On November 10th 2016 BBC Media Action held a panel discussion entitled, ”Coming of Age: Communication’s role in powering global health’. The event offered an opportunity to consider why the most effective responses to public health challenges faced by developing countries (such as HIV, Ebola, polio, child mortality) are fiercely debated, yet the vital role of communication has rarely been at the centre of these conversations. The event highlighted key themes from BBC Media Action’s new Policy Briefing: Coming of Age: Communication’s Role in Powering Global Health, and included speakers from UNICEF, WHO, USAID, London School of Hygiene and Tropical Medicine, Wellcome Trust as well as BBC Media Action.
Communication has been a consistent current running through many major health developments of recent years. And yet, despite the demonstrated promise of communication as a tool for improving public health, not enough has been done to date to capitalise upon its potential, particularly in the poorest parts of the world. Through a careful review of the evidence, this briefing offers a spirited case for why donors, practitioners and developing country governments need to pay more attention to the role of communication in tackling global health.
The briefing finds that:
- Communication has been central to public health developments from Ebola to polio and from HIV to child survival.
- While health policy officials recognise the importance of health communication, it often remains poorly funded, under-utilised and badly planned in public health programmes.
- Even when it does prioritise communication, public health programming often fails to reflect best practice around the role of social and behaviour change communications (SBCC).
- Progress has been stymied by the complexity of social and behaviour change communication, debates around “what counts” as evidence, and the learning and capacity-strengthening gaps within the health communication field.
- Donors should ensure that their staff are familiar with the health communication evidence base and lessons learned from past programmes, so that they are equipped to plan and evaluate proposals for new communication interventions effectively.
Our ‘Sounds of Health’ podcast brings together a range of fantastic contributions from C4D Network members – stories and songs which demonstrate C4D’s key role in the health sector across the world. We travel from the Solomon Islands, with a song on Dengue awareness, to Somaliland, to hear how a midwife receives vital training through medical films. On the way, we meet Mr Plan Plan fighting Ebola, hear about breastfeeding campaigns in Pakistan, and much more. Presented and edited by Rashawn Thompson for the C4D Network.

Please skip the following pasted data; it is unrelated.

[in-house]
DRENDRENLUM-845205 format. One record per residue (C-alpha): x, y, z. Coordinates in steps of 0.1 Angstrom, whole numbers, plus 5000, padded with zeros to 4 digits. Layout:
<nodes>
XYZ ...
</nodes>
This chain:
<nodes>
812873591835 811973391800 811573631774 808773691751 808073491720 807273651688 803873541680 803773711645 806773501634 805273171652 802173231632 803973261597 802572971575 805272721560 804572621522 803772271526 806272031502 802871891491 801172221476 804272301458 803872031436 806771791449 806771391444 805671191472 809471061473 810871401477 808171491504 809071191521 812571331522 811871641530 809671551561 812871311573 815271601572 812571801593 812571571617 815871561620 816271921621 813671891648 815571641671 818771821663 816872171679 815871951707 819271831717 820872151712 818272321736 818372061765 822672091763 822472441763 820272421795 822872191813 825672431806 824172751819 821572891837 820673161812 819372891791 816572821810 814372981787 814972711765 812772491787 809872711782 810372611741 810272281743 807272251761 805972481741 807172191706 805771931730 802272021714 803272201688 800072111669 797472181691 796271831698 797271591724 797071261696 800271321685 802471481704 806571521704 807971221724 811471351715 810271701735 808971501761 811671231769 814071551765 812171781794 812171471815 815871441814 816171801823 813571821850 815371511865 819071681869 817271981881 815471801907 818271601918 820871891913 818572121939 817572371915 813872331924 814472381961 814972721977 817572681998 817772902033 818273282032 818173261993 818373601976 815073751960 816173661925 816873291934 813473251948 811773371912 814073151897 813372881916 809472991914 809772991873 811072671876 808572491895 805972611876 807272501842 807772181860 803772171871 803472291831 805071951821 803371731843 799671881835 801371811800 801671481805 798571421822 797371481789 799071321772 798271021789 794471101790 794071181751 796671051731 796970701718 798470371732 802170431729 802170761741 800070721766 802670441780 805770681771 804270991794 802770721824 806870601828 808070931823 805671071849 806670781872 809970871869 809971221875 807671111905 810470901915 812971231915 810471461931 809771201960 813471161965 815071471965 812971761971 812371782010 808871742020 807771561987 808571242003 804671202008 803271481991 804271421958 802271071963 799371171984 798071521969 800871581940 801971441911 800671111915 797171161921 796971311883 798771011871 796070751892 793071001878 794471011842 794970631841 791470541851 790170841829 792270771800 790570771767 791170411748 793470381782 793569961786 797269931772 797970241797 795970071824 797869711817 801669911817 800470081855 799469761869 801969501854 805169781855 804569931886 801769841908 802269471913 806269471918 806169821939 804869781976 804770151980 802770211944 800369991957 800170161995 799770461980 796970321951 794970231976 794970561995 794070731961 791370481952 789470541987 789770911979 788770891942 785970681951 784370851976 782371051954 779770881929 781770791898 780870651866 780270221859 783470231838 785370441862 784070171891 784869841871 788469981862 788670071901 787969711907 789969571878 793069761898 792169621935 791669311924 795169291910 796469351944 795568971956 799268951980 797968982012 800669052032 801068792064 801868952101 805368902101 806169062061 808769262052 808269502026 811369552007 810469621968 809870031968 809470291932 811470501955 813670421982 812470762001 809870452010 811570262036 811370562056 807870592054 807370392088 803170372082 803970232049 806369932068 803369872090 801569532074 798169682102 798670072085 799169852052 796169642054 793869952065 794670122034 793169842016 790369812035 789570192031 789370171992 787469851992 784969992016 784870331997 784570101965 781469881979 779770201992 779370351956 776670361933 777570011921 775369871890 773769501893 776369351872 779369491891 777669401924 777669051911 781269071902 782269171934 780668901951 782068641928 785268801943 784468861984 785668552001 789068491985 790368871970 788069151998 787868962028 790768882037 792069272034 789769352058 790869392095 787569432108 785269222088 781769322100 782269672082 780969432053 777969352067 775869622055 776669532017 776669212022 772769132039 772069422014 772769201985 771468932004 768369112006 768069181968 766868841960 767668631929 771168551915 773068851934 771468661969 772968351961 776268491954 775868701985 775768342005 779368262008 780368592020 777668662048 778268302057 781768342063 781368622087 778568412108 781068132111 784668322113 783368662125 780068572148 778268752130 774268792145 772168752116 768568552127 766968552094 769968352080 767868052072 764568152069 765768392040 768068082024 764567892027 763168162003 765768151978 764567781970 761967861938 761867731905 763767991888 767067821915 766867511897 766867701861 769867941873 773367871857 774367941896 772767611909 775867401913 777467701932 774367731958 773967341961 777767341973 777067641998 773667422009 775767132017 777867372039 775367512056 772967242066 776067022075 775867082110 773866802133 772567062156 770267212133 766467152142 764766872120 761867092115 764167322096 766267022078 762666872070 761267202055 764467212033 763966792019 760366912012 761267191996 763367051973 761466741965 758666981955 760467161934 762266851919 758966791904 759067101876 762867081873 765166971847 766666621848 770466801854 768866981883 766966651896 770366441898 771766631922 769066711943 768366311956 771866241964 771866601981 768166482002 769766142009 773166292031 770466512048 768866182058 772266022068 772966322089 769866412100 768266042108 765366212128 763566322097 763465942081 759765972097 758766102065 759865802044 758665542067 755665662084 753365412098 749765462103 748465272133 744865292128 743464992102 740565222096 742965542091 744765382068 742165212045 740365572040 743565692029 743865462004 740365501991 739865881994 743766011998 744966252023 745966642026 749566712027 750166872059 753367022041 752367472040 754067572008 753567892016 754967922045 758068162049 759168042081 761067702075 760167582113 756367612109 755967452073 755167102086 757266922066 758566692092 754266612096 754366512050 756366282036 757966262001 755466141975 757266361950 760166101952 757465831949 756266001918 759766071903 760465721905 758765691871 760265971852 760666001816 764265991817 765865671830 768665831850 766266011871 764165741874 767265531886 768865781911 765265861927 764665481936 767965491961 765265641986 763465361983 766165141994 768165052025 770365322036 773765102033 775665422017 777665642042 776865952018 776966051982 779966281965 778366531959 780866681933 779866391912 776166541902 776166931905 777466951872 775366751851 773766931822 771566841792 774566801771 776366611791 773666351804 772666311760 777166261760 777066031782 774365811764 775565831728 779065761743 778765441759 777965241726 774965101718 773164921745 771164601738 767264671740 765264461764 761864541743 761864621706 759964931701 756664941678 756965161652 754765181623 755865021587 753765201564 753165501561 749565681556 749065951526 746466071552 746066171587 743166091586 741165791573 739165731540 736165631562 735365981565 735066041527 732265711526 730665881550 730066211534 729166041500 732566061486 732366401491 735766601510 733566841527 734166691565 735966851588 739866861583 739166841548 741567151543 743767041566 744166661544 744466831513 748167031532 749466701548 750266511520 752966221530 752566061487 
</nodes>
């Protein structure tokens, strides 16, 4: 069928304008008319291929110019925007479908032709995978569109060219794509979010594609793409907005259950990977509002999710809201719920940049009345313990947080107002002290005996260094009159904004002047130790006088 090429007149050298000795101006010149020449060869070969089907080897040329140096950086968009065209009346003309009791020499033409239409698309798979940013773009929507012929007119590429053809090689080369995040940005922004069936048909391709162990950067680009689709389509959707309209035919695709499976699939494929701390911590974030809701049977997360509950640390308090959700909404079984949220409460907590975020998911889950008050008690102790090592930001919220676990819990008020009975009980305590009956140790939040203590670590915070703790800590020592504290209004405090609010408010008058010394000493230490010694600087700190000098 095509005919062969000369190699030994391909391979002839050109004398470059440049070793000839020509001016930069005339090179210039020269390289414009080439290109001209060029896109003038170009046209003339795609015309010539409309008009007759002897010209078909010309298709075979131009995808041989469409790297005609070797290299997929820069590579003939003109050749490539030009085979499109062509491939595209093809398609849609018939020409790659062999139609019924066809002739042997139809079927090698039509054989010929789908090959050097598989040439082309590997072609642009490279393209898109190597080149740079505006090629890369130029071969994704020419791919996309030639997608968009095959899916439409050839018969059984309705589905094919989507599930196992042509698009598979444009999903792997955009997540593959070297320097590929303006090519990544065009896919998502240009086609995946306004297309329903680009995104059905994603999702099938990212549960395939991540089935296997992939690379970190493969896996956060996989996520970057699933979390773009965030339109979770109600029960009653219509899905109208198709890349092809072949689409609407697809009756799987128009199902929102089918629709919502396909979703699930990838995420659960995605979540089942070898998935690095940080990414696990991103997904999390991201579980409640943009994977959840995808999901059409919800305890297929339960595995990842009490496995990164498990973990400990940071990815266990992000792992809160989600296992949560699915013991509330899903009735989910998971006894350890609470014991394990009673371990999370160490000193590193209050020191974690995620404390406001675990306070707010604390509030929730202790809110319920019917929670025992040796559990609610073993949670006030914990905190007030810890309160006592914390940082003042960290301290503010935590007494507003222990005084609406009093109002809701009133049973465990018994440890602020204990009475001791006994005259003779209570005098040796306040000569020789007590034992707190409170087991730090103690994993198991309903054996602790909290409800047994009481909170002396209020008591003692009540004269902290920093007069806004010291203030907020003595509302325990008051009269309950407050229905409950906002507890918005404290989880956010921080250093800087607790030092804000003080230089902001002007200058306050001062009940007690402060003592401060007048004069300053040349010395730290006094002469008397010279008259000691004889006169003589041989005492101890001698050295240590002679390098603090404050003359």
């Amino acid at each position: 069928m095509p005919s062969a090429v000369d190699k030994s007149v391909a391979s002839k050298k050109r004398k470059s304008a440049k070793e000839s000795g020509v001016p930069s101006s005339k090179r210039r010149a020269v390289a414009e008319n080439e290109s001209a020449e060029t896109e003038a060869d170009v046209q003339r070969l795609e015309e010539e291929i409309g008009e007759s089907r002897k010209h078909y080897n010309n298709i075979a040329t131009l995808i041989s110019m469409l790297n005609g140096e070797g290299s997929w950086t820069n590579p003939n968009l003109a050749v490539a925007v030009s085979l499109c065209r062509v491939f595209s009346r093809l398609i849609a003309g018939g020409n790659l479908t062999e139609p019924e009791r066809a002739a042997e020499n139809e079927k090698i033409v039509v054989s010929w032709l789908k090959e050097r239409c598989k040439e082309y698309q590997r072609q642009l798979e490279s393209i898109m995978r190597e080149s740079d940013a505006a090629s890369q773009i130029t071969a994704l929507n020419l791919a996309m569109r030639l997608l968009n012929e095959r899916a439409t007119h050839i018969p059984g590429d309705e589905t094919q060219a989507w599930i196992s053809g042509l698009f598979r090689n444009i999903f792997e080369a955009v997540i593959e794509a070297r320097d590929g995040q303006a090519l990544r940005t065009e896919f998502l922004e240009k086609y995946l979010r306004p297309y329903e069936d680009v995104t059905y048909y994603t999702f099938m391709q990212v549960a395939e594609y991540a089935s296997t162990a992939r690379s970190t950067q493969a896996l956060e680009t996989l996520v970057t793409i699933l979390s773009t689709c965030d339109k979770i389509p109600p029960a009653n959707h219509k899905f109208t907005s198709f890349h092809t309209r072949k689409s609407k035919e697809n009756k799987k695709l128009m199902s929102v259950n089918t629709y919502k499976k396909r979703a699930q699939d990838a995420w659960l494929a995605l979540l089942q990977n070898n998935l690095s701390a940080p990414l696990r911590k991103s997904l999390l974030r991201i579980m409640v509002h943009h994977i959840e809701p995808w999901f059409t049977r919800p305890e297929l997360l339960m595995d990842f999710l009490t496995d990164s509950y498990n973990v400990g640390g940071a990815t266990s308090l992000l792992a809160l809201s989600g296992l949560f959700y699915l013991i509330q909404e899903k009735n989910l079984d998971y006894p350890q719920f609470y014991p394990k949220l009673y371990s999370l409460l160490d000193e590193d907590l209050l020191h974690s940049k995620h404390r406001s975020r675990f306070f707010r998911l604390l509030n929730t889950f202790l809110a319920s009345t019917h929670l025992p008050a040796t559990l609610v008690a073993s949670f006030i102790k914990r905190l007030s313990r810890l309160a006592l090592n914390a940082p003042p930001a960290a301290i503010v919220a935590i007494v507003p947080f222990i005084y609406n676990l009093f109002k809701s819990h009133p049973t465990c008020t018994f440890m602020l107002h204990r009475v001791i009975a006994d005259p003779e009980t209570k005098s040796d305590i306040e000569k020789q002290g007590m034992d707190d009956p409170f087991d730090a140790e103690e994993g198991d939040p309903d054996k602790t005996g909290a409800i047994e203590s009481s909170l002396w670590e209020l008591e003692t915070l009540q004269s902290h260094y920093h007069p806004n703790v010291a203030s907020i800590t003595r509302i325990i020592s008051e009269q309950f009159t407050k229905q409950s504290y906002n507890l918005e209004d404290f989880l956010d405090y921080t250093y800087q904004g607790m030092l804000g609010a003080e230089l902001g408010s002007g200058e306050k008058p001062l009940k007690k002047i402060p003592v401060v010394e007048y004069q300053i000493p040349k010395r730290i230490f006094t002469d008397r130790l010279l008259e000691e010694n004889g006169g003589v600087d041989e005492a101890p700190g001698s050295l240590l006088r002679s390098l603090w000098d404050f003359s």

Click here to listen and download for free!
This practice briefing sets out what BBC Media Action learned in delivering and supporting health communication in response to the Ebola crisis in West Africa in 2014–15. It has a particular focus on Sierra Leone as this was the hub of the organisation’s response.
The paper aims to contribute to a body of knowledge about how to best harness and deploy media and communication in public health emergencies. It also underscores the need for the global community to plan and invest in communication long before any crises take hold, to ensure that communication plays a central role in reducing the impact of future crisis events.
The paper sets out the specific communication challenge posed by Ebola and why it was so difficult to get to grips with this in the early months of the outbreak. It then documents when the health communication response became more useful and explores what that tells us about effective media and communication. Finally, it offers recommendations to ensure that media and communication are used to their full potential during other disease outbreaks or humanitarian crises.
This review examines Translators without Borders’ initiative aimed at improving communication with communities during the Ebola outbreak in West Africa from November 2014 to February 2015. The review captures examples of good practice, gaps and suggestions for improvement in Translators without Borders’ approach to the Ebola response. Among others, the review acknowledges that commitment by humanitarian agencies to address language barriers and information needs was seen during the Ebola crisis. However, more work remains to be done to advocate and raise awareness for the use of local language in humanitarian response. There is a need to change current approaches to ensure that providing information and communication in languages people can understand is considered a priority in humanitarian response.